Misplaced Justice

Three years ago, Jessica Blanck and Kristyne Shaddix were killed by a drunk driver who had been drinking at a Gresham bar.

Three years ago, Jessica Blanck and Kristyne Shaddix were killed by a drunk driver who had been drinking at a Gresham bar. The parents of the two young women recently won a $1.35 million lawsuit against the Golden Star Restaurant and Lounge for over serving Theresa Nickelby, the driver who crashed head on into the car carrying the two young women.

Nickelby will be out of jail in about nine months. She was given the maximum sentence allowed. Her blood alcohol level was twice the legal limit when taken the night of the crash after receiving more than one blood transfusion, according to The Oregonian.

This sad incident brings up difficult issues. A four-and-a-half-year sentence should not be the maximum sentence allowed in a case like this. Why can’t the punishment be more severe, especially considering her blood alcohol level as well as prior driving violations? This punishment does not fit the crime. Oregon’s DUII laws are definitely not severe enough.

Perhaps this seemingly light sentence caused the families to seek more justice by suing the bar, but is it their fault? Should they really pay a higher price than the driver? The families’ pain and want for justice are completely understandable, but is $1.35 million paid by the bar truly justice or just grieving families’ attempts at blame to ease their grief?

According to The Oregonian, the Golden Star, which is now closed, had a reputation for over serving. In the five years leading up to this particular deadly crash in 2007, 35 patrons who left the bar were arrested for DUII and the Gresham police chief had even sent letters regarding the issue to the bar’s owners. The OLCC had only fined the establishment once.

This suggests that the Oregon Liquor Control Commission (OLCC) is not doing a good job of regulating over serving. The Associated Press reported that there are only 42 inspectors to regulate 12,000 establishments.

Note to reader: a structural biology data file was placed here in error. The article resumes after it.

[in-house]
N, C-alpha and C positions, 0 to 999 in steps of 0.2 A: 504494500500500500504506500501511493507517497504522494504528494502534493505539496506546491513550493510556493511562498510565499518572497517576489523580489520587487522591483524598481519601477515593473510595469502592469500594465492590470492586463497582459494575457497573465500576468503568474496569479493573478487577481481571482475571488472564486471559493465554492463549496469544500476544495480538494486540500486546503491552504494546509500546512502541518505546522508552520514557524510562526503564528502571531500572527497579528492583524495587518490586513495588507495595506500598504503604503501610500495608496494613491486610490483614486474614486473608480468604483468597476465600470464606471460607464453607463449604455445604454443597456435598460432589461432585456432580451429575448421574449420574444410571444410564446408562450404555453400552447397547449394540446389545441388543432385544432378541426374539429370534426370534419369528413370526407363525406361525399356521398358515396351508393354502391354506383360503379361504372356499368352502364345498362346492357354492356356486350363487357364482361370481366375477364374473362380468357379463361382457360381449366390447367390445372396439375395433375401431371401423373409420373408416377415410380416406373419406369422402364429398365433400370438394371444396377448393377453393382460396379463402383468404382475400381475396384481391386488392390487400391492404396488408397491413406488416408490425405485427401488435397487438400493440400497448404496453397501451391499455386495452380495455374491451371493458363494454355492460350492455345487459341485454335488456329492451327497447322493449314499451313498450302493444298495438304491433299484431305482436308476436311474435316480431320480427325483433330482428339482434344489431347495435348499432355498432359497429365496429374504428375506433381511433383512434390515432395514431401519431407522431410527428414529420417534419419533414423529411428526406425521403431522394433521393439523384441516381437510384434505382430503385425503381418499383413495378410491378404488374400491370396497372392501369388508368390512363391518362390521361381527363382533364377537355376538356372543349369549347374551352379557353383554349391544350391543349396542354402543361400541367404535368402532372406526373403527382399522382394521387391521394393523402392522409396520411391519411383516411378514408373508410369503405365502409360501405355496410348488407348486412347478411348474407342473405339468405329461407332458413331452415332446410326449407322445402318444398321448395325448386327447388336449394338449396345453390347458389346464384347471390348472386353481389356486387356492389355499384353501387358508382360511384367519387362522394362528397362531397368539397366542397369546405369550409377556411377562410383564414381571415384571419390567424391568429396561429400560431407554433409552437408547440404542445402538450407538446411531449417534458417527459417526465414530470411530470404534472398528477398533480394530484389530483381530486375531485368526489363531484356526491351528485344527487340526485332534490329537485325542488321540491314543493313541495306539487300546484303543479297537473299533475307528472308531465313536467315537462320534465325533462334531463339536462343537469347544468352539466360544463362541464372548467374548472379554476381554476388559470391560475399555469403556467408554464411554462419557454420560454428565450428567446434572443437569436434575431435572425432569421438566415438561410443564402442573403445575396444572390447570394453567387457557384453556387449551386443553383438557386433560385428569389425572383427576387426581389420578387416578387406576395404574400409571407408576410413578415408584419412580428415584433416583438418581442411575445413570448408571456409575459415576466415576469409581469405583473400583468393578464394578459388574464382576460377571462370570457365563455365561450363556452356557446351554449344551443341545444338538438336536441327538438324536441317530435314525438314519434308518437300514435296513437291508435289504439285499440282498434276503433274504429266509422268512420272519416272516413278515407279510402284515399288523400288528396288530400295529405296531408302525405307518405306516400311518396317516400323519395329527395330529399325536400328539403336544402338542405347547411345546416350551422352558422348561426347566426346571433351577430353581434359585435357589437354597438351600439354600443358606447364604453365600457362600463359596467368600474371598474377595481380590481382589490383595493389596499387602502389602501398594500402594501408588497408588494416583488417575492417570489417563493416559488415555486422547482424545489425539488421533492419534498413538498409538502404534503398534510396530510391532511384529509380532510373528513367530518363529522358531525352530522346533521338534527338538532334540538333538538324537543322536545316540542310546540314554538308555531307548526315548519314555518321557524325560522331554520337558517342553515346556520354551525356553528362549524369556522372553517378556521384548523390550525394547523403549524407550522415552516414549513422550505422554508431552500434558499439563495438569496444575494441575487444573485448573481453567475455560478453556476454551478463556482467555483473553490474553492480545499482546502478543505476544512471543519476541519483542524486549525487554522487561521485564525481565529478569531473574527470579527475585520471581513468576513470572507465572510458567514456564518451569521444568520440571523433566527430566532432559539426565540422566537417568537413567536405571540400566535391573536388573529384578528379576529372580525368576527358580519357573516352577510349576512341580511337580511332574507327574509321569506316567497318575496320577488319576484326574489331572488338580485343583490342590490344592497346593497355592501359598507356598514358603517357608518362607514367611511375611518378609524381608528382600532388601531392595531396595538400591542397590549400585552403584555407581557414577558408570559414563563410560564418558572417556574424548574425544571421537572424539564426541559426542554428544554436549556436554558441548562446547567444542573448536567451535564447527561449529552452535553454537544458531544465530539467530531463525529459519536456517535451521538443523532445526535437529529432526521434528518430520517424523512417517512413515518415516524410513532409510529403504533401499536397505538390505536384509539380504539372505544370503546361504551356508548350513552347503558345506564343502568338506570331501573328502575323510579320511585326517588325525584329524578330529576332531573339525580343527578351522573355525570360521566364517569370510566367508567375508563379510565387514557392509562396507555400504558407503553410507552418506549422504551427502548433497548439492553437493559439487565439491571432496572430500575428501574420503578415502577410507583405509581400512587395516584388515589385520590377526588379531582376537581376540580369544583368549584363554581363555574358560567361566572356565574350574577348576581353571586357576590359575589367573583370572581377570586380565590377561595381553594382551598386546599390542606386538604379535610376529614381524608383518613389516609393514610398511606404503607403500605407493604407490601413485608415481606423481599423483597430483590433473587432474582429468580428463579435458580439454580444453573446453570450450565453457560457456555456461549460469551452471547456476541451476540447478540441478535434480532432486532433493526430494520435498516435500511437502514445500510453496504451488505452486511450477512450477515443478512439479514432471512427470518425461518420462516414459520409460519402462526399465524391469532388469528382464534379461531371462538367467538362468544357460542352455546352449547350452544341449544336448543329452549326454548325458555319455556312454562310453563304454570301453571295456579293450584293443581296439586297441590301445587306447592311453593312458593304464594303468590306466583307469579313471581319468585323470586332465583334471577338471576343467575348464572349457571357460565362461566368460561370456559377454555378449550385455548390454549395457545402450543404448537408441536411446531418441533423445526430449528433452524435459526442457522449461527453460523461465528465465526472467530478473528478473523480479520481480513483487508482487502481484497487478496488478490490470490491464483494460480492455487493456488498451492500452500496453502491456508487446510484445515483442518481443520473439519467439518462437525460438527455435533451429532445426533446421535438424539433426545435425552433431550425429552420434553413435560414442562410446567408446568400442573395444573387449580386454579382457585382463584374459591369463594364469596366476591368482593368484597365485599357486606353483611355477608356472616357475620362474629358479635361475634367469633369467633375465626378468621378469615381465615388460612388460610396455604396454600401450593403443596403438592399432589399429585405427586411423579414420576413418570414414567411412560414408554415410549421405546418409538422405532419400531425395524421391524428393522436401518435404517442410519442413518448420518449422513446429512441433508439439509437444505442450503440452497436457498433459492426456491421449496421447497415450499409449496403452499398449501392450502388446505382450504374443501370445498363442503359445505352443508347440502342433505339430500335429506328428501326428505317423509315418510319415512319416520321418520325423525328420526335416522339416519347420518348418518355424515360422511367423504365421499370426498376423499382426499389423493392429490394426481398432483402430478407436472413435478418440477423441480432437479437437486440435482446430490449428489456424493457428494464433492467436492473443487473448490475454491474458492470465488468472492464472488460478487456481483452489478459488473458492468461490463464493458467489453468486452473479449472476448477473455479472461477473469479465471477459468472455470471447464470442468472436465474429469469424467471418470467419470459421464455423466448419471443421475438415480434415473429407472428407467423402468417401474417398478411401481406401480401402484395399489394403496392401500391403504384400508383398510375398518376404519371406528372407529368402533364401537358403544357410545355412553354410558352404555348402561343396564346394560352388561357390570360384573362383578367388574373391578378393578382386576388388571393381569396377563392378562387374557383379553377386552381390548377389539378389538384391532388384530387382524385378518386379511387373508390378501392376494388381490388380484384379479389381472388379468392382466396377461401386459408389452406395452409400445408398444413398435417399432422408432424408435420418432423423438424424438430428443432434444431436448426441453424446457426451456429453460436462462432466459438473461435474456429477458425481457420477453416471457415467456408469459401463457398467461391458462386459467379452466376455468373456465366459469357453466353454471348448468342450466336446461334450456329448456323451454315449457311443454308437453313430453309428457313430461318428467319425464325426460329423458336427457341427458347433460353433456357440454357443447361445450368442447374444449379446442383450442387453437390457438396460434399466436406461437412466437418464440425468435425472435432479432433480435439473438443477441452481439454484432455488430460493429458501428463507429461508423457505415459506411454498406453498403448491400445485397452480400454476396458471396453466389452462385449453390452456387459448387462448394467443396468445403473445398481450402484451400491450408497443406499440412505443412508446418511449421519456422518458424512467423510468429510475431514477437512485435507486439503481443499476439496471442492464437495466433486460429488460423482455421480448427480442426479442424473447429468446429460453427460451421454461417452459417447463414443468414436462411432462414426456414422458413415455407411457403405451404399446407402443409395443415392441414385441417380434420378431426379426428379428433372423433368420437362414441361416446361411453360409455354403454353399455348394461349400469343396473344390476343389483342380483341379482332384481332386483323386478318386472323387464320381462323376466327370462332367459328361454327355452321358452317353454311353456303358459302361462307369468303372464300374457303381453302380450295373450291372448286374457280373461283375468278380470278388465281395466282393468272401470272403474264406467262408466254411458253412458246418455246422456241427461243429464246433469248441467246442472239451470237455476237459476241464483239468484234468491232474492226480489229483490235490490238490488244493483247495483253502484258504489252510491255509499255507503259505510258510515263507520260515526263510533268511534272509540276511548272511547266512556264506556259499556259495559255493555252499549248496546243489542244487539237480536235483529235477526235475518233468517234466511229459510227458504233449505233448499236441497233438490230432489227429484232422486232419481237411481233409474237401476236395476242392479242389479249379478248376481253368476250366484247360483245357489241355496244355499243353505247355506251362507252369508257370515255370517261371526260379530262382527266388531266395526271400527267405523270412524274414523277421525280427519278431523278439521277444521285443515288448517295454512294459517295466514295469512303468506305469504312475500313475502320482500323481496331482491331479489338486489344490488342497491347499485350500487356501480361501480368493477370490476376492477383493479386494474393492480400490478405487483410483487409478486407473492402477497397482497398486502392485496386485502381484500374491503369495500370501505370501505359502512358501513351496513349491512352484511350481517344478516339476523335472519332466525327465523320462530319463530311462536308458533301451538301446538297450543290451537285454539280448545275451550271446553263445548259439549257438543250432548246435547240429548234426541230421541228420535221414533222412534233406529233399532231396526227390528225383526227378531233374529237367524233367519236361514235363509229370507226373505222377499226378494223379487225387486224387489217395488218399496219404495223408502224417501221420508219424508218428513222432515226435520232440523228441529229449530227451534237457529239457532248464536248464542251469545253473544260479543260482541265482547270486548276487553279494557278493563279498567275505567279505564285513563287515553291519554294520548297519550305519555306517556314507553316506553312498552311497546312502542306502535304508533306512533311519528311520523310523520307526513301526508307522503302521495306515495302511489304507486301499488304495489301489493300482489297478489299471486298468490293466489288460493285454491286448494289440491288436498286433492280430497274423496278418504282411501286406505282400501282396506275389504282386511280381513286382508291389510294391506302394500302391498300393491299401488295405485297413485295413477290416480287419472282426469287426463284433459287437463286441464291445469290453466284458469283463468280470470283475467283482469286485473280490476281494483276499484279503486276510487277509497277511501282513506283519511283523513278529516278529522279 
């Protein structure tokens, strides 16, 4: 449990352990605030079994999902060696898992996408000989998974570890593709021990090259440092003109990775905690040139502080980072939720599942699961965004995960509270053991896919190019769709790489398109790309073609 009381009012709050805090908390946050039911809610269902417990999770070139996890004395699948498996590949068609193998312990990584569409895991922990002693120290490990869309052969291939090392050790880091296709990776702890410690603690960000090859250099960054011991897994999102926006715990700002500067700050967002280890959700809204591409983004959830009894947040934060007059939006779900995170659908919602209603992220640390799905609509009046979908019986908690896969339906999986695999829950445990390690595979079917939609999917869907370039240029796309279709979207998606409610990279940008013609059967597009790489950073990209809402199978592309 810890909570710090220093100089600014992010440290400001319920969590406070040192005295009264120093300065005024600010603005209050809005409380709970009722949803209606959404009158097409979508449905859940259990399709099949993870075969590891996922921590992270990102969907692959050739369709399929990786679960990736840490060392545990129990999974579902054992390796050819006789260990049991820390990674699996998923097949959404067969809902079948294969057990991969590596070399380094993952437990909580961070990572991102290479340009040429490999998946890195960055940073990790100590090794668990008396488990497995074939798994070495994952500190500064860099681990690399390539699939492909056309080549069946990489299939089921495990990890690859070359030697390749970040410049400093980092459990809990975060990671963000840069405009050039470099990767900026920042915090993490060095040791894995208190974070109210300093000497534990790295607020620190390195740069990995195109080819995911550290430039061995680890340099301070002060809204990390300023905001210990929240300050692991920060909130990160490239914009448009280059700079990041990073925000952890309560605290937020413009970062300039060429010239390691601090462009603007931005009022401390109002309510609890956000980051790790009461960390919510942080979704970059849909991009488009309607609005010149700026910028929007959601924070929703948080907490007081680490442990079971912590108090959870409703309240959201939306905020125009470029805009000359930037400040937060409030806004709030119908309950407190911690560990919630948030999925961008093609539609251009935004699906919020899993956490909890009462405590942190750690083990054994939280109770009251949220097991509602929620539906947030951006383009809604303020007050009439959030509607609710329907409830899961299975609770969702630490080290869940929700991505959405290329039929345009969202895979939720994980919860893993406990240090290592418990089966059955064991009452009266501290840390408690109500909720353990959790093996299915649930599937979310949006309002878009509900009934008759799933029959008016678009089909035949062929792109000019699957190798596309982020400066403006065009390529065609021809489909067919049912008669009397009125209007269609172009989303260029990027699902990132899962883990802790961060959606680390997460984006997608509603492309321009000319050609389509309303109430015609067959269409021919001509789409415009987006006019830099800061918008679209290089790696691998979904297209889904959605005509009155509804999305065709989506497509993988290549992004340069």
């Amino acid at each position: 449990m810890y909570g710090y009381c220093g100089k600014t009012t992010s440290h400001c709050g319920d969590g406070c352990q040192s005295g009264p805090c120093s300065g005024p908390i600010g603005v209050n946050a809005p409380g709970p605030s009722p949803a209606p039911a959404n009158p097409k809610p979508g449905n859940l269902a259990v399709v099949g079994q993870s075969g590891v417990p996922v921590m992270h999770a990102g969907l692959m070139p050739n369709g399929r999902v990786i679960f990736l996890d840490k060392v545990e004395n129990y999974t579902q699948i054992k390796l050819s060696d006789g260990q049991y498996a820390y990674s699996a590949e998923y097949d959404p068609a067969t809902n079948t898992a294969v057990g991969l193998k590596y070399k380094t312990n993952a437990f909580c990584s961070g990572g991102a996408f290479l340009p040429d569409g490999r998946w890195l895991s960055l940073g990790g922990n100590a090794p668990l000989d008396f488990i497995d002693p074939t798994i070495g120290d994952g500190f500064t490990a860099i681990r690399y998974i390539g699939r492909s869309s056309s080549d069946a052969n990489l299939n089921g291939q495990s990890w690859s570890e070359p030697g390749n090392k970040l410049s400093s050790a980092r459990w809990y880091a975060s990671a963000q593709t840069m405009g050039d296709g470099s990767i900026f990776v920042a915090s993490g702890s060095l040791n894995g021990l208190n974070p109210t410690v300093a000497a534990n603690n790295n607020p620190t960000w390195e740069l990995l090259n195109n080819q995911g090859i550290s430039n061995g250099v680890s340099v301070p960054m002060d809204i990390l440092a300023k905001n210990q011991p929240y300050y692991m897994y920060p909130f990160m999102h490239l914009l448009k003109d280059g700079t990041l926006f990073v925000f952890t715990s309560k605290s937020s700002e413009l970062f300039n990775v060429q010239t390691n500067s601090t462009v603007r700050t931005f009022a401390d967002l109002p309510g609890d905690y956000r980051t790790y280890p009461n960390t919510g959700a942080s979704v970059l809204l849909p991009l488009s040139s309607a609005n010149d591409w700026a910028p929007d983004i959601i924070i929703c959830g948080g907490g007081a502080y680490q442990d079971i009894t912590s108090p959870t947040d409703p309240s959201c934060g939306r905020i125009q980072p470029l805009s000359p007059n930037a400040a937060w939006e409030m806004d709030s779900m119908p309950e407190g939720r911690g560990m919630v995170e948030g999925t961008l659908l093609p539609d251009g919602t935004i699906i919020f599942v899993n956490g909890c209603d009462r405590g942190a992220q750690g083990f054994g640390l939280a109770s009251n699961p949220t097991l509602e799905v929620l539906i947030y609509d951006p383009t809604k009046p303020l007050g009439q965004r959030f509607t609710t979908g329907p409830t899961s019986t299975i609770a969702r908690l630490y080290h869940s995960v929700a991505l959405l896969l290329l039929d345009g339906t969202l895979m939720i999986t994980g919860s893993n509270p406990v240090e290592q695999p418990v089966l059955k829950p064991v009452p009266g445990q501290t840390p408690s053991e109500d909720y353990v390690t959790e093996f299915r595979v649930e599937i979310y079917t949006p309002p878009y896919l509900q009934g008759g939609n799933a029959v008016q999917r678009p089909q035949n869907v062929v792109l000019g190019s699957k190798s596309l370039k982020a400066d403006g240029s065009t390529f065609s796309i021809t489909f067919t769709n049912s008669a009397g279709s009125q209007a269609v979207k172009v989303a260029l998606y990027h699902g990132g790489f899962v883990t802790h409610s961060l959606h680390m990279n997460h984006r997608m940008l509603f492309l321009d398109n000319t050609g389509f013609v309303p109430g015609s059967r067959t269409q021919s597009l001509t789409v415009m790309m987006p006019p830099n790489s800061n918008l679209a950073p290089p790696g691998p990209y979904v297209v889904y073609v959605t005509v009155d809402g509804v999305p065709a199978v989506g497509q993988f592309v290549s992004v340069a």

The OLCC should do a better job of regulating and fining for over serving, but unfortunately, irresponsible drinkers will find a way to get their poison and get behind the wheel. The state of Oregon needs to do a better job of deterring and punishing them.

Sadly, no amount of money will bring back the loved ones lost in this tragic incident and the Golden Star should be fined accordingly for the violation of over serving, but they are not directly responsible for the deaths of the young women. Theresa Nickelby is responsible, and she should be paying a higher price, not the Golden Star.

When liquor licenses are issued, businesses agree not to sell to obviously intoxicated persons. A former waitress interviewed anonymously by The Oregonian said that the night of the crash, Nickelby had appeared obviously intoxicated and had been over served. This is poor judgment and irresponsibility on the Golden Star’s part. No doubt the establishment should pay a fine, but they should not have to pay $1.35 million for Nickelby’s actions.

Yes, their actions may have helped lead to the incident, but this is a slippery slope. Is a gun manufacturer responsible for a death caused when someone pulls the trigger? Should we sue restaurants for making us fat?

Bars serve alcohol, and they do have to follow regulations, but guidelines for knowing when someone is too intoxicated are not and cannot be black and white due to the nature of alcohol. Drunk driving is an issue of personal responsibility.

The Golden Star Restaurant and Lounge should have been better regulated, but even more than that, Theresa Nickelby should not have made the decision to drive. Her choice killed two innocent young women and the price she paid is not harsh enough. If the families of Jessica Blanck and Krystyne Shaddix had felt the law had served justice on Nickelby, they might not have gone down the slippery slope of blaming the bar.